What exactly is the thyroid?
It’s a butterfly-shaped organ located in the neck just below the Adam’s apple. The thyroid absorbs iodine from food and turns it into hormones that then control the speed of several activities and processes in the body. Two of these hormones are called T3 (triiodothyronine) or T4 (thyroxine). They control an enormous number of functions within the body, including:
- weight control
- growth and development in children
- and many more.
These hormones are needed in every cell in the body, so it’s no wonder that when the thyroid isn’t working properly, so many side effects can ensue.
Thyroid imbalances or dysfunctions are more common in women. One in eight will develop thyroid issues her lifetime, and ten to forty percent of Americans have a hyper (fast) or hypo (slow) functioning thyroid.
Each type of thyroid disorder has a different set of symptoms.
Those with hypothyroid have a shortage of hormones and can experience:
- weight gain/inability to lose weight
- pain in muscles or joints
- heightened sensitivity to cold
- hair loss
- puffy cheeks
- hoarse/scratchy voice unconnected to a cold
- heavy, painful or long menstrual cycles
- constipation or difficulty moving bowels
- muscle weakness
- dry or pale skin
Those with hyperthyroid have an overabundance of hormones and can experience:
- weight loss, despite unaltered or increased dietary consumption
- increased appetite
- heightened sensitivity to heat
- fast or irregular heartbeats
- shaky hands or fingers
- infrequent, light, or short menstrual cycles
- frequent bowel movements
During pregnancy, a woman’s need for thyroid hormones increases greatly. An under or overactive thyroid can cause issues for both the mother and child.
In the child, it can cause:
- nervous system underdevelopment
- brain damage
- rapid heartbeat
- smaller birth size
- premature birth
In the mother, it can cause:
- early labor
- abnormal bleeding after birth
All of the issues above can be amended by consuming more iodine. Iodine is what the thyroid uses as fuel to accomplish its many different tasks, and fortunately, natural iodine is fairly easy to come by.
Iodine can be found in several dietary sources, such as:
- sea salt or pink himalayan crystal salt
- cod fish
- navy and lima beans
- sesame seeds
- organic yogurt
- raw, organic cheese
Traditional medications for hyperthyroidism involve either preventing the body from absorbing the hormones created by the thyroid, preventing the body from producing hormones, or actually damaging the cells that make synthetic hormones! If none of these work, they’ll actually remove the thyroid, which can cause a whole host of other problems in the body.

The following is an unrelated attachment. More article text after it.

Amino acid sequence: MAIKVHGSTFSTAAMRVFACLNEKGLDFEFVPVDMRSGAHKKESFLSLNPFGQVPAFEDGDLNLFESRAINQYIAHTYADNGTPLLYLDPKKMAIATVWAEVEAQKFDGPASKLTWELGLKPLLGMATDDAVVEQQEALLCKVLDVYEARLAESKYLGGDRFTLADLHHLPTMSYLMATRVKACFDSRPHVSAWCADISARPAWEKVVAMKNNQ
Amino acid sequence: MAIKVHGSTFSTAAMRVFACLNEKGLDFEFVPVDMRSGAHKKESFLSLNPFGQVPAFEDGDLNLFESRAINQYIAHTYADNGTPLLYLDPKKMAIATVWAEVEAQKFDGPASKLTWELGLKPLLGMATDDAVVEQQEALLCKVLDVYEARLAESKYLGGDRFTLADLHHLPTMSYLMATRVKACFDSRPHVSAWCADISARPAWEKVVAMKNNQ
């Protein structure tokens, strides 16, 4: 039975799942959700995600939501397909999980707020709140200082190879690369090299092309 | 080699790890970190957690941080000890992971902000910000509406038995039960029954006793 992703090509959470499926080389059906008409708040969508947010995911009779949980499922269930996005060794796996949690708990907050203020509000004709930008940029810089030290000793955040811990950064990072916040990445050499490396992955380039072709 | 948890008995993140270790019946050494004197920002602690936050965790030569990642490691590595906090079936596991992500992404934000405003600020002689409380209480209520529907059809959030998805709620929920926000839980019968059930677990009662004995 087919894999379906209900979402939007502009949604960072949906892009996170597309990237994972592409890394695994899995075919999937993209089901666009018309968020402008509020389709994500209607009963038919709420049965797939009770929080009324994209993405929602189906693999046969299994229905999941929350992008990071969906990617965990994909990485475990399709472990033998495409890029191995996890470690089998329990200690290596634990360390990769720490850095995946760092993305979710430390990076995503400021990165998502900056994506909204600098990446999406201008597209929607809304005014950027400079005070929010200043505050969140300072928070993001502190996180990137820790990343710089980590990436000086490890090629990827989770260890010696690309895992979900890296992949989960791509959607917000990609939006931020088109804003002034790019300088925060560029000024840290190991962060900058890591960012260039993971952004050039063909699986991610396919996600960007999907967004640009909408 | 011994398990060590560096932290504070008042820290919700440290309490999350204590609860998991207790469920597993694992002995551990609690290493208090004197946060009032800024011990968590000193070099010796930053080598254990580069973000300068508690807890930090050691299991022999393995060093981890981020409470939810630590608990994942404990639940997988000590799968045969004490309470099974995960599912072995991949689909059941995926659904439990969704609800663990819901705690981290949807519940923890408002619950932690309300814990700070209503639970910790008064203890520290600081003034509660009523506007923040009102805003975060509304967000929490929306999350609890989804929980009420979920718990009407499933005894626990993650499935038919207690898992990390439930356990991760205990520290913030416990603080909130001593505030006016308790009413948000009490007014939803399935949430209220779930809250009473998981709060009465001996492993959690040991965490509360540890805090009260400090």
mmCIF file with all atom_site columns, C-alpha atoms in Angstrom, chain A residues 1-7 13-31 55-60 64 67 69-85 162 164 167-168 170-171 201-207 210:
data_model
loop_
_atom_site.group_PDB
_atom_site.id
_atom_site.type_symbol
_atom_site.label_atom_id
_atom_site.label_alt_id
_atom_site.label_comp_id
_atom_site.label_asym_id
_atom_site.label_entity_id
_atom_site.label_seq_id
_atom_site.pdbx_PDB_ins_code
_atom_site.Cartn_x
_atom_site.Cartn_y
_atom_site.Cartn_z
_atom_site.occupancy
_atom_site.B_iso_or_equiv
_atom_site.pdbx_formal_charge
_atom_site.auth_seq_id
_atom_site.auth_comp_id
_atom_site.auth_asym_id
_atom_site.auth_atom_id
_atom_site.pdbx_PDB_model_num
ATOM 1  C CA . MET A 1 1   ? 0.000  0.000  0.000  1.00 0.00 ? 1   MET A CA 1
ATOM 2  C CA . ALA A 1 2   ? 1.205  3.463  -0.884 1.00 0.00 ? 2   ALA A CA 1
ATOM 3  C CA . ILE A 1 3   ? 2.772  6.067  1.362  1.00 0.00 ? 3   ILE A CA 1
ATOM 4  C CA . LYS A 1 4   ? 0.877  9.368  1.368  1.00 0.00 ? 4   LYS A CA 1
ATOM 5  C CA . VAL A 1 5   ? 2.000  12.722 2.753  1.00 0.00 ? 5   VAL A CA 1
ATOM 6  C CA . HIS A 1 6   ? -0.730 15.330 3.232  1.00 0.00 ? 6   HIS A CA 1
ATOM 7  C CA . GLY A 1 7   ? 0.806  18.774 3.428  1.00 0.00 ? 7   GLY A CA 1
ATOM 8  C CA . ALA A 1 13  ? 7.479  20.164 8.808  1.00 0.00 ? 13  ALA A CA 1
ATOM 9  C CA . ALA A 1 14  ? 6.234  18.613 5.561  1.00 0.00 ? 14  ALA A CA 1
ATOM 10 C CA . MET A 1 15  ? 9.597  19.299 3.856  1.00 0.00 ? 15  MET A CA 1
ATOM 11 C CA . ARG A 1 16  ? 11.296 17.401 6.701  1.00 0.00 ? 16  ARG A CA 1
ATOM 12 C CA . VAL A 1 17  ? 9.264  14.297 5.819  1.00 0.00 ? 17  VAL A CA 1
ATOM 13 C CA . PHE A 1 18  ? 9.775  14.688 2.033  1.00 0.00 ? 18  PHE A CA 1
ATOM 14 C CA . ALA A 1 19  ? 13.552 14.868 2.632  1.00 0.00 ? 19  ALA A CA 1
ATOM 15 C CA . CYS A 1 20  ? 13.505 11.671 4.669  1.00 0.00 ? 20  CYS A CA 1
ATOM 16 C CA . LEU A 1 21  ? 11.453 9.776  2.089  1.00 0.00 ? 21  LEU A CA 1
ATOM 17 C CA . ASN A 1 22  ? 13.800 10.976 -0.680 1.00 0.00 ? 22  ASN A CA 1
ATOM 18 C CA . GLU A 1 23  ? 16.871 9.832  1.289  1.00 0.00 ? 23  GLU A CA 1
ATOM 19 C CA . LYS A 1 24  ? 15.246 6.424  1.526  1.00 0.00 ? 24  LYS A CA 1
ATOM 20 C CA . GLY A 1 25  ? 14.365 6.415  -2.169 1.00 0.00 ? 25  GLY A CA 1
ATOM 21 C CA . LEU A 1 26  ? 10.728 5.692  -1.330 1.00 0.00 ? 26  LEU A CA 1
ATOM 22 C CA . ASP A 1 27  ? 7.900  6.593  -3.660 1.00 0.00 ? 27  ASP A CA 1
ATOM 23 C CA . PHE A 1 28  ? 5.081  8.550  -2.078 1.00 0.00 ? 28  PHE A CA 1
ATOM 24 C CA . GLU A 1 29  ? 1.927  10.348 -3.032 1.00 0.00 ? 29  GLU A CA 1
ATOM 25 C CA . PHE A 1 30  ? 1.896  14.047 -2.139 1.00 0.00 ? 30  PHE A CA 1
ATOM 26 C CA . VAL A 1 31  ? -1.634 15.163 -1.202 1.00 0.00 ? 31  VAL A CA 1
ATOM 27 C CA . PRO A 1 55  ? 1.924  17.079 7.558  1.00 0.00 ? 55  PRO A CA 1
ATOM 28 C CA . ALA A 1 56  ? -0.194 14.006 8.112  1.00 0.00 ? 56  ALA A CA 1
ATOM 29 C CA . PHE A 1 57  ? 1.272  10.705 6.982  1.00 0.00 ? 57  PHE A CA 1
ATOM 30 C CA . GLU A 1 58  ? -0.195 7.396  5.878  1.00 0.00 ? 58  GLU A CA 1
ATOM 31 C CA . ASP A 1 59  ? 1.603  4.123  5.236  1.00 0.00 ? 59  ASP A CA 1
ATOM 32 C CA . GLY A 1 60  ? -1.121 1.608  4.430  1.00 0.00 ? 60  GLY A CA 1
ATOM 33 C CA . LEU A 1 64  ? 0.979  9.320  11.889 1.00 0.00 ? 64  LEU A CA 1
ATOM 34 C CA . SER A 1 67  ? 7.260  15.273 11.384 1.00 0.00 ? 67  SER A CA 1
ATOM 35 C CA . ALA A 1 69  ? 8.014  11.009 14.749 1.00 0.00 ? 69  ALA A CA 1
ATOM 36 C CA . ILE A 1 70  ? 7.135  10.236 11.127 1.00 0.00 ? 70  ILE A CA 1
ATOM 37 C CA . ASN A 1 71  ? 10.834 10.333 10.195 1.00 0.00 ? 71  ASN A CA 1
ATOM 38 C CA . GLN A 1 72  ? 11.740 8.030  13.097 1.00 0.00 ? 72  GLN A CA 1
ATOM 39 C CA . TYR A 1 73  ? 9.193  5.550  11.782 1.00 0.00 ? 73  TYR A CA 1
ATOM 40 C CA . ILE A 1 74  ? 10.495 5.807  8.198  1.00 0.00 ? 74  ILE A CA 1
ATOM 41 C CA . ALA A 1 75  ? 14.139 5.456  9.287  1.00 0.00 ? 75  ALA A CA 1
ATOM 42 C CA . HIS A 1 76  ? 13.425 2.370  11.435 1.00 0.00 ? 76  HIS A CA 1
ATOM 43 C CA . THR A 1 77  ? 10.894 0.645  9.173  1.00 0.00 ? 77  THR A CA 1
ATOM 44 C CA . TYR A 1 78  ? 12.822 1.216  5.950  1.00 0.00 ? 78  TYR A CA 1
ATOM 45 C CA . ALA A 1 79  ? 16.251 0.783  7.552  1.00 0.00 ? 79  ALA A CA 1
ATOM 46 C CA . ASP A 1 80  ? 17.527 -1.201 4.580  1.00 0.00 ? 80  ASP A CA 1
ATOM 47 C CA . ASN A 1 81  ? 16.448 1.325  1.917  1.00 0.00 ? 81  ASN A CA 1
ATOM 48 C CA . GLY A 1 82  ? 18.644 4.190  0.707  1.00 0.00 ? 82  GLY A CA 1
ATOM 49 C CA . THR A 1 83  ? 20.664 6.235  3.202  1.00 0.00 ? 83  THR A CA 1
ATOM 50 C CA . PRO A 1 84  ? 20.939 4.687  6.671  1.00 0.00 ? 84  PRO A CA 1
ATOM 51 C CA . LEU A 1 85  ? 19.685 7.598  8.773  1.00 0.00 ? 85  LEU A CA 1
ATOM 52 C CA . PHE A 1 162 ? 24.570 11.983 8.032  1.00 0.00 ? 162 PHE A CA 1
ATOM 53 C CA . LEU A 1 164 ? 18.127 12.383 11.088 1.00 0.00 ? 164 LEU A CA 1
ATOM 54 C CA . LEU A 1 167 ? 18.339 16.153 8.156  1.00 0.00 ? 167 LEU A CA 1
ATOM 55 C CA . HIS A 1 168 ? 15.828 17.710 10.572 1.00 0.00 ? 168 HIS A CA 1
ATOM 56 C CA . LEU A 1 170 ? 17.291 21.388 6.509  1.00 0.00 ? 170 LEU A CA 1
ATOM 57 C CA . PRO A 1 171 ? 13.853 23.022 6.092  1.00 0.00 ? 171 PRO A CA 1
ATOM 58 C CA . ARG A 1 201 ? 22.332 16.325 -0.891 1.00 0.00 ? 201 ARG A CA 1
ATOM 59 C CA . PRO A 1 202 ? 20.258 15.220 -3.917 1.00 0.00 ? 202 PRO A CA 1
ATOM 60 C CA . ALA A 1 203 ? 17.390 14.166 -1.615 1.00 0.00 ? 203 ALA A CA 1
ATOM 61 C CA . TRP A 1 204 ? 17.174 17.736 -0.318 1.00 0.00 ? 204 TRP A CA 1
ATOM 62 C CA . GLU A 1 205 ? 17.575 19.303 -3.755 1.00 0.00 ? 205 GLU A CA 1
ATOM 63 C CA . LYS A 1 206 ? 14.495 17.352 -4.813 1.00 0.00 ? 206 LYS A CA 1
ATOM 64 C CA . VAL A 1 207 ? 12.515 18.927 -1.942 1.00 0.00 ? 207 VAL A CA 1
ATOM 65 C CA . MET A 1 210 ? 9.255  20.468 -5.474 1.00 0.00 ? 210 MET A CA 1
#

Hypothyroid treatments are just as detrimental. Since those with hypothyroid have a shortage of thyroid hormones, traditional treatments involves supplementing with artificial hormones that, over time, will slow and eventually stop thyroid function altogether. By bypassing the thyroid and simply giving the body the hormones it needs, the thyroid no longer sees a reason to continue functioning and will shut down. This is why most hypothyroid patients have to begin and stay on treatment for the rest of their lives.
Feeding the thyroid iodine – the nutrient it needs for proper function- and other natural, organic herbs that can help stimulate proper thyroid function is a much safer, side effect-free alternative.
Call us at (423) 899-8422 or reach us by email at naturesfinestnutrition (at) gmail.com to find out more about our safe, gentle yet effective thyroid program. You can also check us out on our website or Facebook! We’re always happy to help!
Please note: We do not directly or indirectly give medical advice or prescribe through alternative treatment. We recommend that people contact their doctor if they need a medical diagnosis. We assume no responsibility if anyone decides to use this information, which is of historical value, for they are choosing to prescribe for themselves. Healing is sometimes a slow process, and we suggest that you do not stop taking any medications without the guidance of a doctor.
Joseph Mercola. “What You Need to Know About Your Thyroid Health.” No date.
“http://articles.mercola.com/thyroid.aspx” Accessed 21 March, 2015.
Josh Axe. “Is Your Thyroid the Cause of Your Health Problems?” No date.
“http://draxe.com/is-your-thyroid-the-cause-of-your-health-problems/” Accessed 21 March, 2015.
“Thyroid Disease Fact Sheet.” Updated 16 July, 2012.
“http://www.womenshealth.gov/publications/our-publications/fact-sheet/thyroid-Disease.html” Accessed 21 March, 2015.
“Natural Sources of Iodine.” No date.
“http://underactivethyroiddiet.org/body/natural-sources-of-iodine” Accessed 21 March, 2015.